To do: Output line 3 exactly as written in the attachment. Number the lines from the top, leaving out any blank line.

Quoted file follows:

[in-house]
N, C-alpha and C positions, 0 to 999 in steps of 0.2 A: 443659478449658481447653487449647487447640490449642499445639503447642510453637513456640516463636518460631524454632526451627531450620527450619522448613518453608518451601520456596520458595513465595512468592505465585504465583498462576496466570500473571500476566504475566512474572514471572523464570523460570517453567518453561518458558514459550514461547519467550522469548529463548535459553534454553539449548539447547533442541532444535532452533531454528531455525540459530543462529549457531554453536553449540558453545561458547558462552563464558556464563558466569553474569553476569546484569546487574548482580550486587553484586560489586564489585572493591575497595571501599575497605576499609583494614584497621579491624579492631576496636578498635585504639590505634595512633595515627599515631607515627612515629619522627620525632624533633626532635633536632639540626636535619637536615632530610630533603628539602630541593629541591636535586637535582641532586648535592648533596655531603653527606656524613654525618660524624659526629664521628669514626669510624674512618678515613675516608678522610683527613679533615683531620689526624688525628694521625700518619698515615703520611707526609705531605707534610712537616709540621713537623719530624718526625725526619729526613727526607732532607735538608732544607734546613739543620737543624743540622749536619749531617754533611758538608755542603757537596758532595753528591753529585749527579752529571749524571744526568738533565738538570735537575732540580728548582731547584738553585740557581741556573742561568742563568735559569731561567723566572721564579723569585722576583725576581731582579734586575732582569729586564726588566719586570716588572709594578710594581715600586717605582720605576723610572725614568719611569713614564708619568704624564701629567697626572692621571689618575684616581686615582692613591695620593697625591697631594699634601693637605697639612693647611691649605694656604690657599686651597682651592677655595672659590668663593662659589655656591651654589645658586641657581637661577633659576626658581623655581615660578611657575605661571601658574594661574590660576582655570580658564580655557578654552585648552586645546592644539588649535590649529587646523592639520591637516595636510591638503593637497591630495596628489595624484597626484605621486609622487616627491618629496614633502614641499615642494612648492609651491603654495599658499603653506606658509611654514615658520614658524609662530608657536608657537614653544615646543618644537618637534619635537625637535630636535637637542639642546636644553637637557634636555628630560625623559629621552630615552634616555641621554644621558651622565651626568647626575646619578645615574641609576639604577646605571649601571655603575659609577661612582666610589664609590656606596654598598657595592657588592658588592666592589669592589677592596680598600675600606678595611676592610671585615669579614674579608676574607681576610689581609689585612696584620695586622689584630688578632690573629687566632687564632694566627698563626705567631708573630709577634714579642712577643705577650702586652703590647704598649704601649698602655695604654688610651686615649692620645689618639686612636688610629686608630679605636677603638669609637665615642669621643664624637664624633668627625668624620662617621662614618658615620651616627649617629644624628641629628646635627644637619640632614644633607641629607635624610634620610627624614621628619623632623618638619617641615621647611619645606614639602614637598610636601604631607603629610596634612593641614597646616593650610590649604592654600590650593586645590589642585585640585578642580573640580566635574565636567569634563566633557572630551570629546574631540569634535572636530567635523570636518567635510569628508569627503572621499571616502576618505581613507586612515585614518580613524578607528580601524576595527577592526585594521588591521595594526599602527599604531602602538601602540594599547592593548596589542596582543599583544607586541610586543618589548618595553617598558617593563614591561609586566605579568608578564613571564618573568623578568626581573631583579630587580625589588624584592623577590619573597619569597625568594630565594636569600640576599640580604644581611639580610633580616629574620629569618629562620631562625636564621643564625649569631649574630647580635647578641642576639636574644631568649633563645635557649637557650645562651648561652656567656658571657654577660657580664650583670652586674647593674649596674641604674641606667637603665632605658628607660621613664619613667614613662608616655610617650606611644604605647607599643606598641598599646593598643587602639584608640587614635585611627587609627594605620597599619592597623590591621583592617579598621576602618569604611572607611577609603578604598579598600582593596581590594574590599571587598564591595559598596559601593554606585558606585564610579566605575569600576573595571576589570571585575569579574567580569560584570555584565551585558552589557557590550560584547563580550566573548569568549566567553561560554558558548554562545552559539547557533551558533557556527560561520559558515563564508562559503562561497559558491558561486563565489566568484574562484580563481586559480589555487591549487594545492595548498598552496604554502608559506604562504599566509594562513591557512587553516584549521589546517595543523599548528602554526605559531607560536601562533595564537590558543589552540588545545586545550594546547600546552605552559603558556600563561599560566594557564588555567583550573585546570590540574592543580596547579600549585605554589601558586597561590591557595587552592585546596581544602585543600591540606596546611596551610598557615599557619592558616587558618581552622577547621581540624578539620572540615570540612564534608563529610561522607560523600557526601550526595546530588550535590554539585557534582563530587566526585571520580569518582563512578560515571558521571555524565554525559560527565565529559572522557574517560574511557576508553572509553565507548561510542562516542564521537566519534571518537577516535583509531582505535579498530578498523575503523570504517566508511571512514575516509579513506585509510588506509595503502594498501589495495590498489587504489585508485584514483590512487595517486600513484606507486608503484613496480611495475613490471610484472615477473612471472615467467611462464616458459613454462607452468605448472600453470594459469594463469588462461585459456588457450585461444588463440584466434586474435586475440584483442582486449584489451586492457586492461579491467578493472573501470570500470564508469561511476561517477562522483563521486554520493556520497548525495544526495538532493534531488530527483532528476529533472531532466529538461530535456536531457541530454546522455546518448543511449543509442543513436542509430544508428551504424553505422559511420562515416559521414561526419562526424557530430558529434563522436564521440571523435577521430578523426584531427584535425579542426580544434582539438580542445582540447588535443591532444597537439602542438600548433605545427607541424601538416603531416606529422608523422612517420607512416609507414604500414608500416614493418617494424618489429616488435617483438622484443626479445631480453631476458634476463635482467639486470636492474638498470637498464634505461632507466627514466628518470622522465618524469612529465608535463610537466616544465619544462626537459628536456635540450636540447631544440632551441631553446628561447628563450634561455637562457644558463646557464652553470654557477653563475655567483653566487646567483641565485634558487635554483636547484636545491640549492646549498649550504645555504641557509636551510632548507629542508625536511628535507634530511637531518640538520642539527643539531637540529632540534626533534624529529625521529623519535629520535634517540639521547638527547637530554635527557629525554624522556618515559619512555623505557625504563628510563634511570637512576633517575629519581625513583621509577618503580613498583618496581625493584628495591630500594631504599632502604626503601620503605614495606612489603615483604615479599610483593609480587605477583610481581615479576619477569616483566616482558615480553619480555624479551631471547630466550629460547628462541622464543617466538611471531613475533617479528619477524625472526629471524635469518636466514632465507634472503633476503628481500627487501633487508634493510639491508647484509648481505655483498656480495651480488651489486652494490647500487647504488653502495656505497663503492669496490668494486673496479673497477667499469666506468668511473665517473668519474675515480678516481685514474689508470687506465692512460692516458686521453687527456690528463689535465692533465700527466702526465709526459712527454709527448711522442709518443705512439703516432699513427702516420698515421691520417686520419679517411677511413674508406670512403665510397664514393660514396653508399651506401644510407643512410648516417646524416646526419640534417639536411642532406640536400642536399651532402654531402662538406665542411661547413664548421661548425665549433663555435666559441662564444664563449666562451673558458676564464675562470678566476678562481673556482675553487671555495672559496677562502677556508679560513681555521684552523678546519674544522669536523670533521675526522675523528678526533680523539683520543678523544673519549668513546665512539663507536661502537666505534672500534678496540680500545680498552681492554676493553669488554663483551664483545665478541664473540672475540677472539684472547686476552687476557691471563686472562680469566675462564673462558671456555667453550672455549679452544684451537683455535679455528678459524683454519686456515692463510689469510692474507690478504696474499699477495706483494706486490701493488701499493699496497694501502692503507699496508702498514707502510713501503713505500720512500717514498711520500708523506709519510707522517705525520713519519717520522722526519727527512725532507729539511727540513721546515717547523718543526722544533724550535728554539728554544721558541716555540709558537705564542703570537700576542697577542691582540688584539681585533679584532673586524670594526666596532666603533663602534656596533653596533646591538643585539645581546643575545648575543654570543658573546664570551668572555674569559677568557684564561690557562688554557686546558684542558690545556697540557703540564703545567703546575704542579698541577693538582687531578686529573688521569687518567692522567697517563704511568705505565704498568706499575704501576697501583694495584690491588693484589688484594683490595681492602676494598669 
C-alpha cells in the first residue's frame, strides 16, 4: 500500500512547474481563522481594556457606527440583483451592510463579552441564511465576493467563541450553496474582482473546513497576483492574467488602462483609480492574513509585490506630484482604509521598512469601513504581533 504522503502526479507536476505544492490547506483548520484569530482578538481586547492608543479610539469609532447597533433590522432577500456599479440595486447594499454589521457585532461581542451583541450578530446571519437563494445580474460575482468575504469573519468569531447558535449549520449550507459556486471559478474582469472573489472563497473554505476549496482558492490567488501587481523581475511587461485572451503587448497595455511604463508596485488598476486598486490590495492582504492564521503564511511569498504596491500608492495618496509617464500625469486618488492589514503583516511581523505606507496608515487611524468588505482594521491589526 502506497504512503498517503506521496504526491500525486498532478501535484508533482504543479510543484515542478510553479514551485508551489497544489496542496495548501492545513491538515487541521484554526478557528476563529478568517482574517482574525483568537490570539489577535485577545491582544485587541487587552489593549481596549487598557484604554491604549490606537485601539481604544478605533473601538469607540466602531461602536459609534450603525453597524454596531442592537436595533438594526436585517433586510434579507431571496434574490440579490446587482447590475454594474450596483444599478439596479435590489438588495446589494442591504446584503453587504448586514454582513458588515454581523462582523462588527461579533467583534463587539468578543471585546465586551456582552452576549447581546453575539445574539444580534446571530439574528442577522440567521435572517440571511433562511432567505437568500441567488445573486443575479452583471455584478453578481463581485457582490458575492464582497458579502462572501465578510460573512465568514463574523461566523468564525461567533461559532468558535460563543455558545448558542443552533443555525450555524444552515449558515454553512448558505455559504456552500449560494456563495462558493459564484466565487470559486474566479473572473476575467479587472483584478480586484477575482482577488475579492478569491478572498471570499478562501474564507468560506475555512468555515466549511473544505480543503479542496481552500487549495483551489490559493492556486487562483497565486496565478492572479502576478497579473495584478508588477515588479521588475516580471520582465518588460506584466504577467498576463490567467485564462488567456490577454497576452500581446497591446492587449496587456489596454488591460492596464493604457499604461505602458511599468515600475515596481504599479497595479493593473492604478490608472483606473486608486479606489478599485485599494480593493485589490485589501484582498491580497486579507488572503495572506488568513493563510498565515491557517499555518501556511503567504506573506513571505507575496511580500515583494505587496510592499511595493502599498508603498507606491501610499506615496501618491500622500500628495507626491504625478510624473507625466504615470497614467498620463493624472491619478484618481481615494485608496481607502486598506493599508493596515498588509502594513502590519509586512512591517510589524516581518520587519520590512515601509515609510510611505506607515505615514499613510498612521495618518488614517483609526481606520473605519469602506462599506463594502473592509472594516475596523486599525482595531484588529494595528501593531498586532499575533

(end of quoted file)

C-alpha cells in the first residue's frame, strides 16, 4: 500500500512547474481563522481594556457606527440583483451592510463579552441564511465576493467563541450553496474582482473546513497576483492574467488602462483609480492574513509585490506630484482604509521598512469601513504581533 504522503502526479507536476505544492490547506483548520484569530482578538481586547492608543479610539469609532447597533433590522432577500456599479440595486447594499454589521457585532461581542451583541450578530446571519437563494445580474460575482468575504469573519468569531447558535449549520449550507459556486471559478474582469472573489472563497473554505476549496482558492490567488501587481523581475511587461485572451503587448497595455511604463508596485488598476486598486490590495492582504492564521503564511511569498504596491500608492495618496509617464500625469486618488492589514503583516511581523505606507496608515487611524468588505482594521491589526 502506497504512503498517503506521496504526491500525486498532478501535484508533482504543479510543484515542478510553479514551485508551489497544489496542496495548501492545513491538515487541521484554526478557528476563529478568517482574517482574525483568537490570539489577535485577545491582544485587541487587552489593549481596549487598557484604554491604549490606537485601539481604544478605533473601538469607540466602531461602536459609534450603525453597524454596531442592537436595533438594526436585517433586510434579507431571496434574490440579490446587482447590475454594474450596483444599478439596479435590489438588495446589494442591504446584503453587504448586514454582513458588515454581523462582523462588527461579533467583534463587539468578543471585546465586551456582552452576549447581546453575539445574539444580534446571530439574528442577522440567521435572517440571511433562511432567505437568500441567488445573486443575479452583471455584478453578481463581485457582490458575492464582497458579502462572501465578510460573512465568514463574523461566523468564525461567533461559532468558535460563543455558545448558542443552533443555525450555524444552515449558515454553512448558505455559504456552500449560494456563495462558493459564484466565487470559486474566479473572473476575467479587472483584478480586484477575482482577488475579492478569491478572498471570499478562501474564507468560506475555512468555515466549511473544505480543503479542496481552500487549495483551489490559493492556486487562483497565486496565478492572479502576478497579473495584478508588477515588479521588475516580471520582465518588460506584466504577467498576463490567467485564462488567456490577454497576452500581446497591446492587449496587456489596454488591460492596464493604457499604461505602458511599468515600475515596481504599479497595479493593473492604478490608472483606473486608486479606489478599485485599494480593493485589490485589501484582498491580497486579507488572503495572506488568513493563510498565515491557517499555518501556511503567504506573506513571505507575496511580500515583494505587496510592499511595493502599498508603498507606491501610499506615496501618491500622500500628495507626491504625478510624473507625466504615470497614467498620463493624472491619478484618481481615494485608496481607502486598506493599508493596515498588509502594513502590519509586512512591517510589524516581518520587519520590512515601509515609510510611505506607515505615514499613510498612521495618518488614517483609526481606520473605519469602506462599506463594502473592509472594516475596523486599525482595531484588529494595528501593531498586532499575533